Progress on securing a transition deal - with both sides providing strong assurances - should help to ease any significant GBP downside bias. However, for this to serve as a catalyst for a rebound in the currency, we would need to see evidence that a reduction in economic uncertainty is in fact spurring a rebound in investment activity. This is what would give the Bank of England (BoE) greater confidence to begin normalising monetary policy - which would undoubtedly be a positive GBP development.
We see GBP as extremely undervalued, with the very stretched valuation likely putting a limit on the scale of further downside. EUR/GBP is rich by a staggering 20% based on our medium-term Behavioural Equilibrium Exchange Rate (BEER) valuation framework. Even if we control for the post 2015 rise in GBP fair value due to improving UK terms of trade and declining UK government consumption, EUR/GBP would still be overvalued by 14%. When the medium-term valuation reaches such extreme levels, it tends to be difficult for the currency to weaken materially given the limits imposed by the underlying fundamentals.
The latest round of key UK economic data has put talks of a BoE rate hike on the back burner, with the breakdown of 2Q GDP highlighting the current weakness of the UK consumer. However, markets have now adjusted to a wait-and-see BoE policy stance and see limited risks of a flatter UK rate curve. For short-term domestic rates to move lower, we would need to see evidence of weak consumer activity turning into a hard-landing for the UK economy. Our economists see this as highly unlikely and are not expecting the economy to take a significant turn for the worst.
We also believe EUR/GBP parity may not be in the economic interests of the BoE given the implications that further GBP weakness has for imported inflation and the squeeze in real household incomes story. Equally, one could argue it is not in the economic interests of the ECB for financial markets to get ahead of themselves when it comes to pricing in the end of the central bank's quantitative easing programme. With implicit opposition from both sides, it's difficult to fundamentally justify any EUR/GBP move towards parity - certainly over the next three to six months.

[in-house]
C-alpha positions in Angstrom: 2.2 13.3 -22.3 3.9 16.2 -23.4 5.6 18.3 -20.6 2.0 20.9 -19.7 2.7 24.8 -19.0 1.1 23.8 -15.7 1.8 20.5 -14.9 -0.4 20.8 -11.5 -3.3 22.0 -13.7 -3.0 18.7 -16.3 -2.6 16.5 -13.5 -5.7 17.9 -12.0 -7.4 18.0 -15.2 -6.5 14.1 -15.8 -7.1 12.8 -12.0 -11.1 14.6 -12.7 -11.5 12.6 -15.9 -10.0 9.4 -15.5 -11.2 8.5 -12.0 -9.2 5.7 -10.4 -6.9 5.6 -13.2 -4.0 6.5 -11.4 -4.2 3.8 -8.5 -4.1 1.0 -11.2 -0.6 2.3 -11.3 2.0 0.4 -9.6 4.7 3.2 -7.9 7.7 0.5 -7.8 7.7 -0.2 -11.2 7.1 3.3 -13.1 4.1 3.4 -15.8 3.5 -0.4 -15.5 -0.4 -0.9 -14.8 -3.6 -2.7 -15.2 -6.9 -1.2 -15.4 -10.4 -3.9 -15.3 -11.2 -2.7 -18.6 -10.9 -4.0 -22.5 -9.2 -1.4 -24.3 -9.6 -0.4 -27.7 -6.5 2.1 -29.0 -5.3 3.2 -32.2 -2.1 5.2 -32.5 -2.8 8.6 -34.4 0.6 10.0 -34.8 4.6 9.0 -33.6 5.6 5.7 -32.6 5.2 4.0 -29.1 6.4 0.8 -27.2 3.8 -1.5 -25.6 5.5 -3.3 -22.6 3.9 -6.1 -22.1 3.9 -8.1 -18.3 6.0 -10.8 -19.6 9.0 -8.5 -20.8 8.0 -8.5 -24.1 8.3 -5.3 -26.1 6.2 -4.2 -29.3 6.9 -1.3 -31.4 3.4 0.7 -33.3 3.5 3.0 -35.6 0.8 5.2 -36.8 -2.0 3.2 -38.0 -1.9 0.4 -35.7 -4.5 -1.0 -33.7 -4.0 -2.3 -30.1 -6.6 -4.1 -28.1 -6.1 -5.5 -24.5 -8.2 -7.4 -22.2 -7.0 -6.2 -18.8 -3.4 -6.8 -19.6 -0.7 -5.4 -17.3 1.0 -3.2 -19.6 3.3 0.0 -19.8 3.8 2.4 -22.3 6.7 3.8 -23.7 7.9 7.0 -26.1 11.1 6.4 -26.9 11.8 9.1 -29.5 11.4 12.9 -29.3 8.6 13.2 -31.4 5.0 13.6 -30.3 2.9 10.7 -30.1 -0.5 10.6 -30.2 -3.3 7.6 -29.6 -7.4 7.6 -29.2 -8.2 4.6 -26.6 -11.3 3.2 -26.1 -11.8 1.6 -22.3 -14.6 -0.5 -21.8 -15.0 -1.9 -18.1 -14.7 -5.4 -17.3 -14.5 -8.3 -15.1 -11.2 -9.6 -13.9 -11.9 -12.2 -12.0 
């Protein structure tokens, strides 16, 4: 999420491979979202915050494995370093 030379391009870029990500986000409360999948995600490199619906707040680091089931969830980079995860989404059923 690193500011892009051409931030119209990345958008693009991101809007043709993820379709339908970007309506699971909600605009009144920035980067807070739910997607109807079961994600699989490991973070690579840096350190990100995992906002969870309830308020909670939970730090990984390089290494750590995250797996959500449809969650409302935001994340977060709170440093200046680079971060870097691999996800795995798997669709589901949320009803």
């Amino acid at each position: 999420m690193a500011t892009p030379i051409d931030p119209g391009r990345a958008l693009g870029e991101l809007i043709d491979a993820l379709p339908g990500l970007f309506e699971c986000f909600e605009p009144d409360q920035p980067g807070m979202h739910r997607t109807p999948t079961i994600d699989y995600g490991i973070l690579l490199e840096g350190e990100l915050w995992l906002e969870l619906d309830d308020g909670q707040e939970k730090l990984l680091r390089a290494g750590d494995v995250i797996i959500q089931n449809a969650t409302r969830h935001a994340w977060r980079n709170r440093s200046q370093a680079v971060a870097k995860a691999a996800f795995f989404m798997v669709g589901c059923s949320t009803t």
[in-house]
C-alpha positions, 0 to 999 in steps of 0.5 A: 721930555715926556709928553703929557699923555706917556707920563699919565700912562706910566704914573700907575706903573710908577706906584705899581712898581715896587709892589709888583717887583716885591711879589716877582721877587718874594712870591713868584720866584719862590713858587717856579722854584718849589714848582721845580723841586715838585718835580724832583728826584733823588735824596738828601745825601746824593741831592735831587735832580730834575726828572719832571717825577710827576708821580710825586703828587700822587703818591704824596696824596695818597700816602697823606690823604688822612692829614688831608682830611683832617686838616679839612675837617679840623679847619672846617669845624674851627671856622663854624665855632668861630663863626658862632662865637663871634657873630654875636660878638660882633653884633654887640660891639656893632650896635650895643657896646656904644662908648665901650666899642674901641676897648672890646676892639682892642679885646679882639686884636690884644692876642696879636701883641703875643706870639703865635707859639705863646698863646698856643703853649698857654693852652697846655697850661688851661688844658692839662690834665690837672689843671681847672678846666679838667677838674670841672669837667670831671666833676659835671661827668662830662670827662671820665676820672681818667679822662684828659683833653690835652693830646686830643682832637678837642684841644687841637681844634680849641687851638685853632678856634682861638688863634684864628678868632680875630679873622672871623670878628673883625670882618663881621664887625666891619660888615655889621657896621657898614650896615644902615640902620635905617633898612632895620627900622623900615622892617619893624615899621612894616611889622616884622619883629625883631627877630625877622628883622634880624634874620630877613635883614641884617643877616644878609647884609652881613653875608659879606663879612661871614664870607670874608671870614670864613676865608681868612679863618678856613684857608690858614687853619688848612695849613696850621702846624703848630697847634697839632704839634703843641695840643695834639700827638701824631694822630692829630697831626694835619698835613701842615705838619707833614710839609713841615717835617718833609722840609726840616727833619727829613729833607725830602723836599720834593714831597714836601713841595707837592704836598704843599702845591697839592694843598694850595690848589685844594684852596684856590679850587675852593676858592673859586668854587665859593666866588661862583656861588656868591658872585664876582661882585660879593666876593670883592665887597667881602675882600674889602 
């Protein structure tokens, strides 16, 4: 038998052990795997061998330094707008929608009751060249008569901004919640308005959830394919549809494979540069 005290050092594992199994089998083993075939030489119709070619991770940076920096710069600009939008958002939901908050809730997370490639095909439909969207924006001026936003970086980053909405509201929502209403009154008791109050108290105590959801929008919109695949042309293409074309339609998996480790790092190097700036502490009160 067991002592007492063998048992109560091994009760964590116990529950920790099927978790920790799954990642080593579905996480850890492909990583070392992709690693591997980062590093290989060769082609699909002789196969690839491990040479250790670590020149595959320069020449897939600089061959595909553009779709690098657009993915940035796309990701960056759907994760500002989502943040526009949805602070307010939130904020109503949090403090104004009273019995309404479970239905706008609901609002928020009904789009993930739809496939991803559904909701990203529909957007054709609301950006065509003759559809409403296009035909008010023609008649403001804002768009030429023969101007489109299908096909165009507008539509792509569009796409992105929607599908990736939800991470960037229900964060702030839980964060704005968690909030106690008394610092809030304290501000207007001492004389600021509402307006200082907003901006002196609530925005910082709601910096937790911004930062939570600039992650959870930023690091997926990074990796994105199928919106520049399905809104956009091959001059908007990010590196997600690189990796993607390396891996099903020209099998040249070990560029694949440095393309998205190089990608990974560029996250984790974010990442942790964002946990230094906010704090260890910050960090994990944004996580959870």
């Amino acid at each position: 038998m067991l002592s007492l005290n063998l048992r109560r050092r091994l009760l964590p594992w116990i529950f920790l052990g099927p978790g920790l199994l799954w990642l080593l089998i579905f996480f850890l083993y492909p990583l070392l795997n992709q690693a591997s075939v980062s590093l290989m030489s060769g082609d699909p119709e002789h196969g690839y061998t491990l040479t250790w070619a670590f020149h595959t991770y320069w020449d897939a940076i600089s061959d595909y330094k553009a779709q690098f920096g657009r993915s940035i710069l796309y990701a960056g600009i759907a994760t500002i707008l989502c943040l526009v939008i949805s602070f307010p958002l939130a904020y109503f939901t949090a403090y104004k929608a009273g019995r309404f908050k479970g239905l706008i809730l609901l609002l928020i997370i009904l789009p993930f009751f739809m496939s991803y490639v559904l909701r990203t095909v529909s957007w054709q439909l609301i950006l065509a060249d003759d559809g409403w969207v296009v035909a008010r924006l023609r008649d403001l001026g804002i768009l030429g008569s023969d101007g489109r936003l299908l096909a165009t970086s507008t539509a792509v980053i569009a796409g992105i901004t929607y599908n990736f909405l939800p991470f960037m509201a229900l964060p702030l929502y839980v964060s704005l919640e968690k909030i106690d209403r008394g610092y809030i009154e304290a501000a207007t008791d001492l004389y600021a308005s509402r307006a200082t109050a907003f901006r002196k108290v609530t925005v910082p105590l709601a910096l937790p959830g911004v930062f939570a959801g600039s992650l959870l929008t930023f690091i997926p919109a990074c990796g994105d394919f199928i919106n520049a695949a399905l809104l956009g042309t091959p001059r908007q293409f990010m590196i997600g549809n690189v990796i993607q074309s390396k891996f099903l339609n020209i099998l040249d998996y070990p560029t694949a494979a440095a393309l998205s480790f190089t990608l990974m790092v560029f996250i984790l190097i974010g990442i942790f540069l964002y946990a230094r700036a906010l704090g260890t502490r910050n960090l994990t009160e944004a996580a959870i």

Apart from one (or more) of our four assumptions turning out to be wrong, currency markets can sometimes be an untamed beast. Just because GBP is undervalued doesn’t mean it should rally. There needs to be some positive catalysts for GBP to manifest, not least signs of a stabilisation in a slowing UK economy and greater progress towards a Brexit transition deal (even if not fully agreed). But certainly, the very negative psychology needs to be broken, such that GBP is not such a clear sell on rallies. Indeed we – and the BoE – are on the look-out for a ‘sell UK’ mentality developing, where GBP, gilts and equities all sell-off at the same time. This, however, has not been the case so far.
If that mood was to develop, with GBP weakness proving more trouble for the inflation trajectory, the IMF might recommend sharp rate hikes to break the vicious cycle. Typically that has been the prescription for significant 20% falls for the likes of the Russian ruble, Turkish lira and Brazilian real. Of course, the UK has had some painful experiences in using rate hikes to defend the pound (think 1992), and we very much doubt that the BoE would do that to support the currency. Yet, we believe, the bearish psychology on GBP still needs to be broken.